Kim Langrehr is a tenured, associate professor and training director of the Counseling Psychology doctoral program at the University of Missouri–Kansas City. For the past 12 years, Kim has been involved in professional service and community leadership through AAPA, the Society of Counseling Psychology (SCP), and the international Korean adoptee community. In particular, Kim was one of six individuals selected to participate in SCP’s inaugural Leadership Academy, a task force designed to foster leadership skills in promising counseling psychologists. Based on this training, Kim chaired the early career psychologists committee for the 2014 SCP National Conference in Atlanta and became the co-chair of the SCP Adoption Research-Practice Special Interest group, a position that she continues to hold. Kim also currently serves on the advisory board of Korean Adoptees of Chicago (KAtCH), a 501c3 organization that she co-founded in 2008.

Kim joined AAPA in 2006 as a graduate student and subsequently volunteered to serve on AAPA’s convention planning committee in 2009. Since this time, Kim has continued to volunteer for various AAPA convention and planning tasks (i.e., proposal submissions, poster judging). As a tenure-track faculty member, Kim maintains an active research agenda that supports the lifespan experiences of Asian transnational adoptees and mentors doctoral students who are studying Asian American mental health. Given that AAPA has played an integral role in her professional development, Kim would like to support her community and use her skills to help support AAPA’s mission in effort to enhance the future of Asian American mental health.


Student Director

Candidate 1: Michelle Chan

It is my pleasure to nominate Michele Chan for AAPA’s Student Board of Directors position.  I have worked with Michele as her primary research advisor since she began our MA program in Fall 2016.  Michele’s research to date is innovative, thoughtful, and has the potential to make strong contributions to the field, particularly with respect to constructs of culture, race, and ethnicity and mental health among Asian American and Multiracial Asian American populations.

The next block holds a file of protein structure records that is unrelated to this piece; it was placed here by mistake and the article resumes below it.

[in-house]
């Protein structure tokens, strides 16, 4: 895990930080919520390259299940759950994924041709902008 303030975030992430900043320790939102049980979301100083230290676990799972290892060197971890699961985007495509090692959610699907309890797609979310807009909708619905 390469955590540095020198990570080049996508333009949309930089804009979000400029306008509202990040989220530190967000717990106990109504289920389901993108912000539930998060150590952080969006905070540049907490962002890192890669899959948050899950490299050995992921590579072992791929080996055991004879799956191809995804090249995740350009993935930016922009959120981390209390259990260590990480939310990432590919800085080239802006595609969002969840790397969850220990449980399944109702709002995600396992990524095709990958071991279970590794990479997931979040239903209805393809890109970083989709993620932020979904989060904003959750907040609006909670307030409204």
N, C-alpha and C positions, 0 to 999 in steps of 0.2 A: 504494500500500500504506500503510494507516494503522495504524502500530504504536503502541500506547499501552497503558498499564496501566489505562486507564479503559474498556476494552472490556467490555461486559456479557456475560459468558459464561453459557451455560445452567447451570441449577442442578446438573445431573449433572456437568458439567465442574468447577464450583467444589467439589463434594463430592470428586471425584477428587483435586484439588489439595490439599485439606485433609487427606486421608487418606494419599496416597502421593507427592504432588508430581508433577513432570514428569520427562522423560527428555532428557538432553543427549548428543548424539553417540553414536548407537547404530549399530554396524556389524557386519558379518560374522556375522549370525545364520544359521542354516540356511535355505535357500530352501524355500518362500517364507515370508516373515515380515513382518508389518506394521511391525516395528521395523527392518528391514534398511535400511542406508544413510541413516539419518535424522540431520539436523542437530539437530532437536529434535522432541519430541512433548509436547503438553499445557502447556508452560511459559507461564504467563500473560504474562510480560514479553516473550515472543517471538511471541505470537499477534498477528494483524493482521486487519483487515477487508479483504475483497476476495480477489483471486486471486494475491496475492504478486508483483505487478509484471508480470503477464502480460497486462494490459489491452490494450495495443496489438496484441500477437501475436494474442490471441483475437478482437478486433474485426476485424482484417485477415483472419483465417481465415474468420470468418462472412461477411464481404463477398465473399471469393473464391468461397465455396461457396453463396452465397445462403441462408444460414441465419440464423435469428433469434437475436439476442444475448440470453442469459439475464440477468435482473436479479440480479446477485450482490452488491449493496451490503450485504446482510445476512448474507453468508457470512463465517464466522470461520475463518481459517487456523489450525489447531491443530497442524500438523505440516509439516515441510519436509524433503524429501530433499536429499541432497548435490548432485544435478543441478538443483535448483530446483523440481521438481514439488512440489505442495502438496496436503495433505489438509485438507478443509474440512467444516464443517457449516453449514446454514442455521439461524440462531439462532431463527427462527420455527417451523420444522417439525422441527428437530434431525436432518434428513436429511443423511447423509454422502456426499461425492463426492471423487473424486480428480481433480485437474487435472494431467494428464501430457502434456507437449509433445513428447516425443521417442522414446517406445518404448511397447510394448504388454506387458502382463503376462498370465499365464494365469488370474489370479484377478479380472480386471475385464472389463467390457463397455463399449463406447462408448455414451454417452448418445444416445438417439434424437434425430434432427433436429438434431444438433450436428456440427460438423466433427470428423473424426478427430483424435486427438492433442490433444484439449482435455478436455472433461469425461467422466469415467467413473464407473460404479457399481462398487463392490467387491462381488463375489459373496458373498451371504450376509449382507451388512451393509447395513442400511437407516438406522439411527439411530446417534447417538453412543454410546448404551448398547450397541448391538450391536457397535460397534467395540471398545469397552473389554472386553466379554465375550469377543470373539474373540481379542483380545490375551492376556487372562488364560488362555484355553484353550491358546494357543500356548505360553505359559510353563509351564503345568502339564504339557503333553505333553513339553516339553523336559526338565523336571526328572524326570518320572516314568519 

Michele has an impeccable work ethic and strong academic skills.  Her leadership and interpersonal abilities are also incredible.  She is responsible, committed, and able to get along well with others.  She has been a positive role model for the undergraduates in my lab, and has also demonstrated great mentoring skills as a Teaching Assistant.  Indeed, even a quick glance at Michele’s CV shows how deeply committed she is in service and in working with others.

Michele’s constant commitment to the field also shines through the internship and clinical work experiences that she has pursued.  I will be truly sorry to see her graduate this summer and move on to a doctoral program in Clinical Psychology at UNC-Greensboro.  I know she will continue to grow and an opportunity to be involved with AAPA as a student representative would be fantastic, and hopefully a win-win for all involved!

Please feel free to contact me if you have any further questions or if I can provide any additional information.

Best regards,

Lisa Kiang, Ph.D.


Candidate 2: Balvinder “Nisha” Chaturvedi


I would like to nominate myself for student director position.

My legal name is Balvinder k Chaturvedi but I like to called by Nisha Chaturvedi.

I live in Conroe, Texas and currently work as an addiction counselor at a private practice. I work very closely with specialty courts (Drug and DWI). I am a single parent and Masters level clinical mental health counseling student at Lamar University. I have to repeat my masters as my education from India (Masters in Counseling) was not accepted as a norm. I plan to do Ph.D. once I graduate from Lamar ( Mar 2020). I also hold a diploma degree in M.B.A (human resources) from a reputed Indian University.  I was advised by my teacher to join AAPP because of my interest in helping Asian-American community around me. As a current student I would like represent students interest and continue what my predecessor has started and that is the presence of AAPP on social media. I am also available to assist in annual conference planning as needed. I would love to see students’ community receive some mentoring and internship opportunities and if possible have this information available to all student members at the time of joining AAPP.  I sincerely hope that I am considered for the position.

Thank you.


Nisha Chaturvedi

Mental Health Counseling Program

Lamar University


Candidate 3: Gabriel Corpus

I am a second year Clinical Psychology Ph.D. student at Palo Alto University and I am nominating myself for the student Board of Directors position on the AAPA Executive Committee. I am motivated to work alongside this committee because of my drive for working with AAPI communities. To effectively do this, I believe it is important to have a diverse training experience outside of class by being involved in leadership at the national level. As a student member of the Board of Director, I hope to experience how to manage a large organization like AAPA, inspire others to be interested in AAPI communities, and to further hone my current leadership abilities.